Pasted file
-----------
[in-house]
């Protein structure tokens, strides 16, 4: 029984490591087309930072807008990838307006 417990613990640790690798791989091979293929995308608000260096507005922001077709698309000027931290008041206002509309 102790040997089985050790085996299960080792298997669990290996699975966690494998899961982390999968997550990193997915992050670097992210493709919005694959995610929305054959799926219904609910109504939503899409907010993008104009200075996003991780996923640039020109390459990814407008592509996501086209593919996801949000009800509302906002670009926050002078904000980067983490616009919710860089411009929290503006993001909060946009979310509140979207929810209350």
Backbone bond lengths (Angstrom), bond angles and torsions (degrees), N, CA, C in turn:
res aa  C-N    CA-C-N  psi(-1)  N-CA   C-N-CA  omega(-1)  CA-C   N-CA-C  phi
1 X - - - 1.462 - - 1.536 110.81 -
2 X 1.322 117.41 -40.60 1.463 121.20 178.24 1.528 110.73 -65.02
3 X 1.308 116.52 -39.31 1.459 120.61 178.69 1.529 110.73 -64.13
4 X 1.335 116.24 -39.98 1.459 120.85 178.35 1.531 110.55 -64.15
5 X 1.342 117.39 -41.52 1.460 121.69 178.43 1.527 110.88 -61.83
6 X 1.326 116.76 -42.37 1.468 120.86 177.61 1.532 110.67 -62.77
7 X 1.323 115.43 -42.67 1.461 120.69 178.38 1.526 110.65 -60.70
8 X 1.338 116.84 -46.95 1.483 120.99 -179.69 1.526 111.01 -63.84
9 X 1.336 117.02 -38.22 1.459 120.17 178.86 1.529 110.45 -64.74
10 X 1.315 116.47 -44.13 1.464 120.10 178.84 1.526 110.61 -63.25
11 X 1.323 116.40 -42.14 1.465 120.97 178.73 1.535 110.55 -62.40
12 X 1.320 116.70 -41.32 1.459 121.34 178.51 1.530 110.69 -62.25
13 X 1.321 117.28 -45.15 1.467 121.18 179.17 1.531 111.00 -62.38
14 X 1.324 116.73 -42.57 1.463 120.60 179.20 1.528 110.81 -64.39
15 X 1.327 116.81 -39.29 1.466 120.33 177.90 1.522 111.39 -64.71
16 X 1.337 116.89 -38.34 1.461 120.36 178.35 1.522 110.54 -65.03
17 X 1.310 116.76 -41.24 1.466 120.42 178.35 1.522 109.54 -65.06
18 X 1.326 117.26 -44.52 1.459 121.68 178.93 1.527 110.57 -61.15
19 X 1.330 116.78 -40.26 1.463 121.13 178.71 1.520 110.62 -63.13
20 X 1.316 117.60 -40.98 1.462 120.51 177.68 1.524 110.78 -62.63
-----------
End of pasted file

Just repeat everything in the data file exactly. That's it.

[in-house]
């Protein structure tokens, strides 16, 4: 029984490591087309930072807008990838307006 417990613990640790690798791989091979293929995308608000260096507005922001077709698309000027931290008041206002509309 102790040997089985050790085996299960080792298997669990290996699975966690494998899961982390999968997550990193997915992050670097992210493709919005694959995610929305054959799926219904609910109504939503899409907010993008104009200075996003991780996923640039020109390459990814407008592509996501086209593919996801949000009800509302906002670009926050002078904000980067983490616009919710860089411009929290503006993001909060946009979310509140979207929810209350």
Backbone bond lengths (Angstrom), bond angles and torsions (degrees), N, CA, C in turn:
res aa  C-N    CA-C-N  psi(-1)  N-CA   C-N-CA  omega(-1)  CA-C   N-CA-C  phi
1 X - - - 1.462 - - 1.536 110.81 -
2 X 1.322 117.41 -40.60 1.463 121.20 178.24 1.528 110.73 -65.02
3 X 1.308 116.52 -39.31 1.459 120.61 178.69 1.529 110.73 -64.13
4 X 1.335 116.24 -39.98 1.459 120.85 178.35 1.531 110.55 -64.15
5 X 1.342 117.39 -41.52 1.460 121.69 178.43 1.527 110.88 -61.83
6 X 1.326 116.76 -42.37 1.468 120.86 177.61 1.532 110.67 -62.77
7 X 1.323 115.43 -42.67 1.461 120.69 178.38 1.526 110.65 -60.70
8 X 1.338 116.84 -46.95 1.483 120.99 -179.69 1.526 111.01 -63.84
9 X 1.336 117.02 -38.22 1.459 120.17 178.86 1.529 110.45 -64.74
10 X 1.315 116.47 -44.13 1.464 120.10 178.84 1.526 110.61 -63.25
11 X 1.323 116.40 -42.14 1.465 120.97 178.73 1.535 110.55 -62.40
12 X 1.320 116.70 -41.32 1.459 121.34 178.51 1.530 110.69 -62.25
13 X 1.321 117.28 -45.15 1.467 121.18 179.17 1.531 111.00 -62.38
14 X 1.324 116.73 -42.57 1.463 120.60 179.20 1.528 110.81 -64.39
15 X 1.327 116.81 -39.29 1.466 120.33 177.90 1.522 111.39 -64.71
16 X 1.337 116.89 -38.34 1.461 120.36 178.35 1.522 110.54 -65.03
17 X 1.310 116.76 -41.24 1.466 120.42 178.35 1.522 109.54 -65.06
18 X 1.326 117.26 -44.52 1.459 121.68 178.93 1.527 110.57 -61.15
19 X 1.330 116.78 -40.26 1.463 121.13 178.71 1.520 110.62 -63.13
20 X 1.316 117.60 -40.98 1.462 120.51 177.68 1.524 110.78 -62.63